March 9, 2011 / 6:52 PM / 8 years ago

No-leverage fund managers risk concentration-Asness

NEW YORK, March 9 (Reuters) - Portfolio managers who frown on leverage to boost returns risk becoming too concentrated in aggressive asset classes such as equities, Clifford Asness, co-founder of quantitative money manager AQR Capital Management, said on Wednesday.

Aversion to using leverage, or borrowed money, to enhance trading strategies has lingered since the global financial crisis, said Asness, who addressed the Global Association of Risk Professionals conference in New York.

The use of borrowed money to boost returns on stocks and bonds triggered steep losses for managers as the financial crisis worsened. But those now shunning leverage are risking the diversification of their portfolios, he said.

“If you are unwilling to (use leverage) and want to get more return, the only way to do it is to move to more aggressive asset classes and to take more concentrated positions,” he said.

This is more acceptable in the industry today, than “some geeky, dangerous method that you heard was evil,” he said.

Last year, Asness — whose firm manages $29 billion using algorithm-based strategies — said the failures of 2008 were not because diversification failed, but that most funds were not as diversified as they had believed.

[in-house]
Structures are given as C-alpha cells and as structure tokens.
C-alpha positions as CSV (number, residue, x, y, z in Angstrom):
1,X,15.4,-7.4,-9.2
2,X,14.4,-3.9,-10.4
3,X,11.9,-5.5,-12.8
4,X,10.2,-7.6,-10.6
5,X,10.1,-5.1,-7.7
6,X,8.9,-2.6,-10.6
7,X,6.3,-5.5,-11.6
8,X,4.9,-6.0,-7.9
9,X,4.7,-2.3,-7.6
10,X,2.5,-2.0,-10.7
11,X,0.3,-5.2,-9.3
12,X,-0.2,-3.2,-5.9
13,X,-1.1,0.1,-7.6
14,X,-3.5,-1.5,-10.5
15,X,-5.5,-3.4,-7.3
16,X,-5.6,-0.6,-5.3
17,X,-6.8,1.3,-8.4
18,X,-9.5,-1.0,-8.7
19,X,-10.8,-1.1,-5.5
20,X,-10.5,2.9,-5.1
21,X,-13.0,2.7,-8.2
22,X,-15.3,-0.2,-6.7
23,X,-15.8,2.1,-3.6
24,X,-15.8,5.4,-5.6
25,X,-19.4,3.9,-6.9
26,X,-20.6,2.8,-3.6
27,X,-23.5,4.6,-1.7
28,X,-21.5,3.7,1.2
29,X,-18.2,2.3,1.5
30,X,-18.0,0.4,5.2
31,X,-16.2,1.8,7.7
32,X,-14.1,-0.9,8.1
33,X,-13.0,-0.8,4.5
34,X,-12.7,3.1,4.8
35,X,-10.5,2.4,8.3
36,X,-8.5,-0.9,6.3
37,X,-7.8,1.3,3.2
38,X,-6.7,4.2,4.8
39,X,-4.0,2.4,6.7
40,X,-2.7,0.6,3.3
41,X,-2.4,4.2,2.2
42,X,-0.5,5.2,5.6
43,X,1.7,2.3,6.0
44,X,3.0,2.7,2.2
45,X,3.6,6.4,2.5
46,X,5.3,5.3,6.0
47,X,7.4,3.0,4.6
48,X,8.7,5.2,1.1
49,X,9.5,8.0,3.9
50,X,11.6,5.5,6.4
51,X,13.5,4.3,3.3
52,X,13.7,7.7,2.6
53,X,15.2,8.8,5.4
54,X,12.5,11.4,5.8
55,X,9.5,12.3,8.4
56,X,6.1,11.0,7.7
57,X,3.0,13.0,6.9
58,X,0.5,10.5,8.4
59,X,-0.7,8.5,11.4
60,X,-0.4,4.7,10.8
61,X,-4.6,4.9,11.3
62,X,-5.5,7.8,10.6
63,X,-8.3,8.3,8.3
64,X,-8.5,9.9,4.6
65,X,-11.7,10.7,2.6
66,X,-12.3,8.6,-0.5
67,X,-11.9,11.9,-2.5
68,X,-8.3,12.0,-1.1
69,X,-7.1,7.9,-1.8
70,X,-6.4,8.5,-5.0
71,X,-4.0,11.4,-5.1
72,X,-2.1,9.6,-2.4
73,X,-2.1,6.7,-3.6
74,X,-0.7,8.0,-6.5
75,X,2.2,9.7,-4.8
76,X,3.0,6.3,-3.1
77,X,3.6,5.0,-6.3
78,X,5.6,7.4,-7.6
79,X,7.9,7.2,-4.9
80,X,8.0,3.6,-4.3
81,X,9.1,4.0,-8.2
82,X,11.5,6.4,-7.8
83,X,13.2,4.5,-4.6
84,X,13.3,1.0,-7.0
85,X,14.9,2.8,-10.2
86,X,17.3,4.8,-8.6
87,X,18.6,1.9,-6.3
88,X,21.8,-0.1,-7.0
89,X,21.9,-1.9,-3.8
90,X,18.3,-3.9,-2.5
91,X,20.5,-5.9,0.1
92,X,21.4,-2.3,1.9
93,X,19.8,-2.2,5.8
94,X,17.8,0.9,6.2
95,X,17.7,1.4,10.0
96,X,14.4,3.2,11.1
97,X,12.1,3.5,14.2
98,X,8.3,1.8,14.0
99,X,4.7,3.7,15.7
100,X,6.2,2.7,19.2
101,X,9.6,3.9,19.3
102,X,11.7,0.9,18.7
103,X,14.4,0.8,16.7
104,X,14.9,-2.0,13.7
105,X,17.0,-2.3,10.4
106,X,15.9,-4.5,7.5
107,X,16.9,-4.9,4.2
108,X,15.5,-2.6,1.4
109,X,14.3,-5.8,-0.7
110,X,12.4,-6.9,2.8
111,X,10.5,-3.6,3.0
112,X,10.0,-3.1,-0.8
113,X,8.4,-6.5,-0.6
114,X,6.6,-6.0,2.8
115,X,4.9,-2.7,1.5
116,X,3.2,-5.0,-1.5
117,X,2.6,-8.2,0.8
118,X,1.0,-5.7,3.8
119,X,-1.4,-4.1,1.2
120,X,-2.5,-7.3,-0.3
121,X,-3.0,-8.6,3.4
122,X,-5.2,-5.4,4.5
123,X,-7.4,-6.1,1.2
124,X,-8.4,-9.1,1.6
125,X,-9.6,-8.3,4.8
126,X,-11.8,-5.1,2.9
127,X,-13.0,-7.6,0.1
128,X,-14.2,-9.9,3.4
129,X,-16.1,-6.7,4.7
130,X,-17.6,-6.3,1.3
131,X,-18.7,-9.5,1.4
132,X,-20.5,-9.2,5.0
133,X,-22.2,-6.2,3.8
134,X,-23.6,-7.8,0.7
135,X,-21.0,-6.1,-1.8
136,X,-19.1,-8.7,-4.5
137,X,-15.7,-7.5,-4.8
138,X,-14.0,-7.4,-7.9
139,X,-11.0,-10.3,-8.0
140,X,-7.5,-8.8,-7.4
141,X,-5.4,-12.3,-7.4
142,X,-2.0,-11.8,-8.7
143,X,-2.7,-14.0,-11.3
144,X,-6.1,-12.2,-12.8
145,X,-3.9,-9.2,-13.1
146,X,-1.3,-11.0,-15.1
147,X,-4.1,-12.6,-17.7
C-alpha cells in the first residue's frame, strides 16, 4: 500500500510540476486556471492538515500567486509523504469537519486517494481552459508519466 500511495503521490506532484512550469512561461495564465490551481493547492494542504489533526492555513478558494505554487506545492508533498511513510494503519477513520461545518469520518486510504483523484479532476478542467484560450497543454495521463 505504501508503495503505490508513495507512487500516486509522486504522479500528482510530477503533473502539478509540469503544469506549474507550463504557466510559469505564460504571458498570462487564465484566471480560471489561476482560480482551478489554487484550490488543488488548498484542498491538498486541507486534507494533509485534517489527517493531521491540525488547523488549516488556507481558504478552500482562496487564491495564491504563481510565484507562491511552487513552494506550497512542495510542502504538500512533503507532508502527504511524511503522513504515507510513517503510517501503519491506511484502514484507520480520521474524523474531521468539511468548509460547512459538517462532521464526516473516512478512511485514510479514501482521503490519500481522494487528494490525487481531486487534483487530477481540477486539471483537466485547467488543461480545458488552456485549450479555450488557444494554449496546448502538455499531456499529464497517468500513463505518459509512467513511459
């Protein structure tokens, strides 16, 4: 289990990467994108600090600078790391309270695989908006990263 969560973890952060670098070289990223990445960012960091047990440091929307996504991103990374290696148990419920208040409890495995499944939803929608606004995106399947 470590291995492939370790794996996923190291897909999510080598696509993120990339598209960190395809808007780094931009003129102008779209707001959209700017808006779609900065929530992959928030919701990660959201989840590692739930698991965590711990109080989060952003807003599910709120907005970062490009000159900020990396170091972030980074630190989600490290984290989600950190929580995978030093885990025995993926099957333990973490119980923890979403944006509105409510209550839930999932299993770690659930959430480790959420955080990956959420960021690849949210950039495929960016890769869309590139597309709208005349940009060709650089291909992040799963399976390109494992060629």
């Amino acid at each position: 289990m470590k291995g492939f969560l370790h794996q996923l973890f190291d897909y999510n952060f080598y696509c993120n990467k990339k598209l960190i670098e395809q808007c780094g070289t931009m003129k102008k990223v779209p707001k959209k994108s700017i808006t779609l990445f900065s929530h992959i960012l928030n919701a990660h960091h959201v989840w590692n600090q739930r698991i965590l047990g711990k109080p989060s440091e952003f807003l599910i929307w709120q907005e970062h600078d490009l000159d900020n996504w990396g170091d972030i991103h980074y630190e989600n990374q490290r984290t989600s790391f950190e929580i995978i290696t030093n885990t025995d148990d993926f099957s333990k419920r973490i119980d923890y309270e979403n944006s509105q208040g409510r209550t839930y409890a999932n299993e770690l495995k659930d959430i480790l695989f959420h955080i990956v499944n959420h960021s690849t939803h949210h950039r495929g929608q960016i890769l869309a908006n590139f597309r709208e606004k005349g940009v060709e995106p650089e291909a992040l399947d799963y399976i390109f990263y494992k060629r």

Greenwich, Connecticut-based AQR in October launched a “risk parity” fund that aims to improve diversification by considering allocation of risk versus capital. A traditional model of 60 percent stocks and 40 percent bonds could equate to 90 percent stocks, based on risk, he said.

Asness laid out numerous arguments for using reasonable leverage to a diversified portfolio, though was quick to note that it too can be taken too far. Using leverage also means a counterparty can pull the plug on the fund’s strategy, adding another layer of risk, he noted.

Asked about stress testing for portfolios, Asness said that AQR’s tests include both made-up scenarios and those based on historical data. He was skeptical of results, however.

“I am close to coming up with a rule ... to figure out what you can do, and then halve it,” he said.

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